More than money: understanding poverty relationally

Poverty is a pervasive and global problem, but it exists in different forms and has many different effects. Something approaching a billion people are hungry worldwide. One in six people have inadequate access to water and a quarter live without electricity. Global inequality is increasing. The richest one percent of people in the world own nearly half of the world’s wealth, and the figure is expected to grow in the coming years.

In higher income countries like the UK, we tend not to experience poverty in the same way as many of those in low-income countries, but it is still a feature of life for many. Charity foodbanks supplied people with emergency food for three days on over a million different occasions in 2014-15, with around 500,000 unique users.

The definition of poverty
Like so many other things, we are used to seeing poverty in terms of its material dimensions. Generally speaking, we understand it as a financial issue: poverty simply involves not having enough money. This may be the most obvious symptom, but poverty is a much broader issue.

Three of the most commonly-used definitions used in the UK today are Absolute Poverty, Relative Poverty and Social Exclusion.

• Absolute poverty is defined as the lack of sufficient resources to meet physical needs for health.
• Relative poverty defines income or resources in relation to the national average. It is concerned with the absence of the material needs to participate fully in daily life.
• Social exclusion is a fairly new term, broadly similar to relative poverty but including both the causes and effects of poverty. It includes many different factors that can drive and result from poverty: unemployment, substandard housing, education, low income, addiction, crime, health and family breakdown.

Relational capital
Social exclusion starts to get to the heart of the matter, but doesn’t go far enough. We would argue that, more than being about money – which is important but really only the symptom of a deeper issue – poverty is ultimately about relationships. Very often this involves global relationships and injustices, or the structural and institutional relationships that create and perpetuate poverty (including government corruption and inefficiency; punitive interest and debt repayment; labour practices, and so on).

In wealthier countries, it is still those people who are most marginalised and who live on the edges of society, who also tend to be poorest financially. This week we heard the news that children brought up in the care system are heavily overrepresented in the prison population. ‘Fewer than 1% of children and young people are in the care of local authorities, but a third of boys and 61% of girls in custody either are in care or have been.’ A comment from one young offender was particularly telling: ‘If I’d had the support around me when I was younger, I would have stayed as smart and sweet and innocent – but it was the fact that I’ve built myself up with so much anger. I’m not used to anyone supporting me.’ Those with a criminal record will be discounted from around half of all job opportunities and just a third of those leaving prison go on into education, training or paid work.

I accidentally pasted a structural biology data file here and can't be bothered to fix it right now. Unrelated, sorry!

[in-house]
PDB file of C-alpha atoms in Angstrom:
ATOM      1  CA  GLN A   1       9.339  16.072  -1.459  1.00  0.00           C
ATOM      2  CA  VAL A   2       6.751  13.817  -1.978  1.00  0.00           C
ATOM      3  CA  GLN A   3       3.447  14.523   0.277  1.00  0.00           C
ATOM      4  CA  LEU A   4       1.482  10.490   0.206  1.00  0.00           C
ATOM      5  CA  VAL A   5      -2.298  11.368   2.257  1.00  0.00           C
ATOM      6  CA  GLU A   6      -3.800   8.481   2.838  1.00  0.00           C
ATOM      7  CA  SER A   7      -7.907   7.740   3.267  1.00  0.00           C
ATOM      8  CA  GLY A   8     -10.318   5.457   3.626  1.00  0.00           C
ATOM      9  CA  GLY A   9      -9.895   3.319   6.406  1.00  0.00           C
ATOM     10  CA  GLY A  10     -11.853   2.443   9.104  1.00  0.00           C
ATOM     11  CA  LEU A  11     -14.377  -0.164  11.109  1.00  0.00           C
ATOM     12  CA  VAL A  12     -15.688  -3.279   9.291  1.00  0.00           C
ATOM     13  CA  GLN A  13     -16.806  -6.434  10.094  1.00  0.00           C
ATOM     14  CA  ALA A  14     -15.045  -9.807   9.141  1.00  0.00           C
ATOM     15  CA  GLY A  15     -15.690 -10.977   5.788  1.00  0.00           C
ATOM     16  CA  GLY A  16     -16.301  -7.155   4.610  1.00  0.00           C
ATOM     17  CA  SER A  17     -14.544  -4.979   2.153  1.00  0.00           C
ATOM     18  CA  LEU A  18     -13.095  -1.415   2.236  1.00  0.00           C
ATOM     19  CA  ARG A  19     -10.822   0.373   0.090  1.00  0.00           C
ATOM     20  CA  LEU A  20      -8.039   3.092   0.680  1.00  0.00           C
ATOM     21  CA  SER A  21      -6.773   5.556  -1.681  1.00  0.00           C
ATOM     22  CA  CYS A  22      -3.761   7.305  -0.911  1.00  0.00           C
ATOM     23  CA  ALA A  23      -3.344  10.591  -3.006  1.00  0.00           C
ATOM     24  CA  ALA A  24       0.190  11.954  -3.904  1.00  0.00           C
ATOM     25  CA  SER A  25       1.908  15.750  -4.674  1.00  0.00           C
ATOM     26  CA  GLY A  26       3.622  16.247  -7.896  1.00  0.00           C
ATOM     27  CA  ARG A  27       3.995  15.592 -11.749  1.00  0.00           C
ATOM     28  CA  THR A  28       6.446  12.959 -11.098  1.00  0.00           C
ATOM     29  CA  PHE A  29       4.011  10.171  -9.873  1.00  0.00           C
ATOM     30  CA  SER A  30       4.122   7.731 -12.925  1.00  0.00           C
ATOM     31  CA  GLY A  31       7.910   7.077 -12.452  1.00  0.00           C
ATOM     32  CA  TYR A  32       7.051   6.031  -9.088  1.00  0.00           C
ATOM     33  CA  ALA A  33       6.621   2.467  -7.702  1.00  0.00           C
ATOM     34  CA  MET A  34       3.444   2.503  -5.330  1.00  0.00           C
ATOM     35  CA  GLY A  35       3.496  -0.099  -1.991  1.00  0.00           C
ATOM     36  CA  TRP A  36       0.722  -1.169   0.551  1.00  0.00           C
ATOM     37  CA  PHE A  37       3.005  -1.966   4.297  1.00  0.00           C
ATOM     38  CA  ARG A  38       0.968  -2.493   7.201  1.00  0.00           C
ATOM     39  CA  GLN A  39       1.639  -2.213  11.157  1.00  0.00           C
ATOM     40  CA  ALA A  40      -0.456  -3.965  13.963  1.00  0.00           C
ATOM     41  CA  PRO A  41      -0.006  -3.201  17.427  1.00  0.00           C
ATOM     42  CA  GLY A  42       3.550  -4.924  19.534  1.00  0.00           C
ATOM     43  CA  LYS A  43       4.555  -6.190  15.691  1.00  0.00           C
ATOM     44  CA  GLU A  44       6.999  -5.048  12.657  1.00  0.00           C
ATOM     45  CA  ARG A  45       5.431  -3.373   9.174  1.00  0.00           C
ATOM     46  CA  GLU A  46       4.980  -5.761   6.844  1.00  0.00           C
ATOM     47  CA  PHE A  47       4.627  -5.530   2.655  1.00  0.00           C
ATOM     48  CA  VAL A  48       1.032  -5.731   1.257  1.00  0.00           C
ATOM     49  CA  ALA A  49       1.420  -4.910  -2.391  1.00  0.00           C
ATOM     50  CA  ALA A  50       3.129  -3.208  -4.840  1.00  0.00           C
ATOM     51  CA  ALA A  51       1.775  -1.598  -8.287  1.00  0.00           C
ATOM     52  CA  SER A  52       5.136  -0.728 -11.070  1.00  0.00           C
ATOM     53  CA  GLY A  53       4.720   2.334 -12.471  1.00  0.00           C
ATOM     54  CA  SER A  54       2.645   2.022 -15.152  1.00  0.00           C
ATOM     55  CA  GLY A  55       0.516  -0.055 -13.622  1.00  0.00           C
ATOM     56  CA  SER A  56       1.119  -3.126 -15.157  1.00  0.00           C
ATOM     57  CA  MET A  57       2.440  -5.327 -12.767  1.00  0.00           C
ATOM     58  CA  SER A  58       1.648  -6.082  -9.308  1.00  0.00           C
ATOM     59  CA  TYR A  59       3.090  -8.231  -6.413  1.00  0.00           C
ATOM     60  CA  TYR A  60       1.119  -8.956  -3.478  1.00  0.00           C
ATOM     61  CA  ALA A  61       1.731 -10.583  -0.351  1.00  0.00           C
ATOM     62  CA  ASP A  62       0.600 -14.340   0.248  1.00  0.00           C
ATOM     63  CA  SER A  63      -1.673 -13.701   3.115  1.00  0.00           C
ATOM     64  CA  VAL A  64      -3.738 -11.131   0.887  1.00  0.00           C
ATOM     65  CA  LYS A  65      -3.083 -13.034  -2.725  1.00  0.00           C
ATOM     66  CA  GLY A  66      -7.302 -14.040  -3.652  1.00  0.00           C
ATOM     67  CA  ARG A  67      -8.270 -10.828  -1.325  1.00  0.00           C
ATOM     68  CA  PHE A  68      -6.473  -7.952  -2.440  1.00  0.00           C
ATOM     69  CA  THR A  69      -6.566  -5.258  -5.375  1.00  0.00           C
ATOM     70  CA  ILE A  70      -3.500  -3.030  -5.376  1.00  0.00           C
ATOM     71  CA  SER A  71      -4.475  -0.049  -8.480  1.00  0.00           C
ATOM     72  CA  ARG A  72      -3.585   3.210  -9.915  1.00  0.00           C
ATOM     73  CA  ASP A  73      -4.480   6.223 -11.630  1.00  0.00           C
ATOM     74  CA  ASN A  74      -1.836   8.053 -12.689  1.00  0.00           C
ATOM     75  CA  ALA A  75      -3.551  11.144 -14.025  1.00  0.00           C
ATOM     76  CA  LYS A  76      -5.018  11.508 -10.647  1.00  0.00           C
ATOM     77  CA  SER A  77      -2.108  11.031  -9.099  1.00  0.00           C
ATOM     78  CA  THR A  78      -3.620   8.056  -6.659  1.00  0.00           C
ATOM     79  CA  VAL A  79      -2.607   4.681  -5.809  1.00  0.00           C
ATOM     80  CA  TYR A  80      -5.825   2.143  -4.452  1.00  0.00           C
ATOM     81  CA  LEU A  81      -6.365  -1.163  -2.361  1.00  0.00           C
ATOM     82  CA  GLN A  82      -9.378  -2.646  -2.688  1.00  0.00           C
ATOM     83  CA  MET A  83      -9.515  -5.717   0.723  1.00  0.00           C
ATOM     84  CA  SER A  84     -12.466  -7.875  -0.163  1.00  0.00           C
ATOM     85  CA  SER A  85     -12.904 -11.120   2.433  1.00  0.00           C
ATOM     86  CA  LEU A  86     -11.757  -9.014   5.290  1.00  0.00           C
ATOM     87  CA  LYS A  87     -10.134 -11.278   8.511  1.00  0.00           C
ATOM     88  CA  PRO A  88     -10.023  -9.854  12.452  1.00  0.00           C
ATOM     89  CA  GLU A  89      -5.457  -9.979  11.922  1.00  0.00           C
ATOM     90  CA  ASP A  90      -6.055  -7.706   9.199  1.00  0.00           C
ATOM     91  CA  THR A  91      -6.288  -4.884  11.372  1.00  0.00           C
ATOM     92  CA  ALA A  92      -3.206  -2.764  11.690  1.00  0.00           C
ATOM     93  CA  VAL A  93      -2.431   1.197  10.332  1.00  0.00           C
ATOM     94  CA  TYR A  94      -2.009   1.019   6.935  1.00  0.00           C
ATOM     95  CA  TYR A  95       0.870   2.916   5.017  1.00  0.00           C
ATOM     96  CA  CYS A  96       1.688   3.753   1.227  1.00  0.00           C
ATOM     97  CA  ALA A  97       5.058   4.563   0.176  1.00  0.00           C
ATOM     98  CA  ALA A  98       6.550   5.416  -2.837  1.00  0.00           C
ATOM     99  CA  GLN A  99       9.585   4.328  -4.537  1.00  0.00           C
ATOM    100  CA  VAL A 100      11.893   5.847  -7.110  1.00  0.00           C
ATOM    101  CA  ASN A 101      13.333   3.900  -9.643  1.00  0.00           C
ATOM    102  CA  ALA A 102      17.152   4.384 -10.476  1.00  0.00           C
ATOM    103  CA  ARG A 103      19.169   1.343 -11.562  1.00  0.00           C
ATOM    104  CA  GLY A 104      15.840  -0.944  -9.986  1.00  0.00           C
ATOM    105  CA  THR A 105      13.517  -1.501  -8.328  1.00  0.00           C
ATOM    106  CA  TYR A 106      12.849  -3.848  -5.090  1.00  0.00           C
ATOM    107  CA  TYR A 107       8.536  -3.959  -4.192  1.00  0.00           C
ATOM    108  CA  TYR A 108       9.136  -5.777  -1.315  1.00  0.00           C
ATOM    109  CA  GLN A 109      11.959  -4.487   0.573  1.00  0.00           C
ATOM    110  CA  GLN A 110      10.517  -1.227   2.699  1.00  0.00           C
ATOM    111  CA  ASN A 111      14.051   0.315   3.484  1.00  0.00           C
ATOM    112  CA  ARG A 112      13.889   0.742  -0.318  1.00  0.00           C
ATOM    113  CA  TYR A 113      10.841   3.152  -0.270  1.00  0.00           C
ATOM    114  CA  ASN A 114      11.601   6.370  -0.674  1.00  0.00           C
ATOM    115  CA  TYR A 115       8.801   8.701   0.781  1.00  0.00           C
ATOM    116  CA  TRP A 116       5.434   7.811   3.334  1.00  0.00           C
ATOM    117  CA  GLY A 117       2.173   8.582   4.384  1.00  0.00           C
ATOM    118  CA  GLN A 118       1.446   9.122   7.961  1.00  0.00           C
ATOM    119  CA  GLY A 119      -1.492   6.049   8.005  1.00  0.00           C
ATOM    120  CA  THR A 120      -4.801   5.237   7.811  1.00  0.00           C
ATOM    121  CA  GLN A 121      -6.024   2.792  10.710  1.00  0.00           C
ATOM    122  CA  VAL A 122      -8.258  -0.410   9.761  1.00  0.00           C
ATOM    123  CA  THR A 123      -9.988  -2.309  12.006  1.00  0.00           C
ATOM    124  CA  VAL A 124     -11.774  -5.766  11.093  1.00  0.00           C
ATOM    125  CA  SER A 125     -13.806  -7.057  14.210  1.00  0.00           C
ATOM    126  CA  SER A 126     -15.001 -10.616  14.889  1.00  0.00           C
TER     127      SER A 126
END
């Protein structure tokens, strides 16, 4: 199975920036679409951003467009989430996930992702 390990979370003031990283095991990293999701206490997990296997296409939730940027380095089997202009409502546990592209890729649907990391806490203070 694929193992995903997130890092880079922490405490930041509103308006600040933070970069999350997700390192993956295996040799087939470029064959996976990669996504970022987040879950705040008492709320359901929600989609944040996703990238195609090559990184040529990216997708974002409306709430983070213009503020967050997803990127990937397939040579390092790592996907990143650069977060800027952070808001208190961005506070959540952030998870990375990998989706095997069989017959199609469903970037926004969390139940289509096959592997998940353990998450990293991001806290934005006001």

Those with fuller and broader networks of relationships are often able to cope with a setback such as a divorce, redundancy, debt, eviction and so on, that might trap those who do not have the same relational capital in a cycle of poverty. This is neatly illustrated by Mark Granovetter’s 1973 well-known paper, The Strength of Weak Ties. Granovetter’s research demonstrates that opportunities (in this case, for employment) come most often not from our closest circle of relationships, but from the ‘weak ties’ in our social networks – the friend-of-a-friend, acquaintances and contacts who bridge different and otherwise disconnected social groups and therefore offer access to new and useful information. Despite the language of ‘weak’ ties, these bridges are a key element of relational capital, and those without this richness of relational network are at a serious disadvantage.

Guy Brandon works as a researcher for the Jubilee Centre.

Social Capital: we’re nothing without it

Relate, the UK’s largest provider of relationships support, have launched a Best Medicine campaign “to put relationships at the heart of the NHS”. Their report details how “good quality relationships matter for our health and wellbeing and can improve health outcomes; but long-term health conditions can also have a significant impact on our relationships”. It goes on to argue that “it is important to ensure our relationships are resilient and robust if we are to draw on such relationships as assets to health and wellbeing.”

The evidence for the link between relationships and both physical and mental health is strong. Weak relationships can lead to unhealthy behaviour (for example substance abuse), whilst supportive relationships encourage health promoting behaviour, particularly for men (who are more likely see a doctor or change diet if encouraged to do so). Relationships also buffer stress with significant physiological benefits, whilst loneliness is known to damage health. A meta-analysis concluded that the influence of social relationships on the risk of death is greater than that of physical inactivity and obesity and comparable with well-established risk factors for mortality such as smoking and alcohol.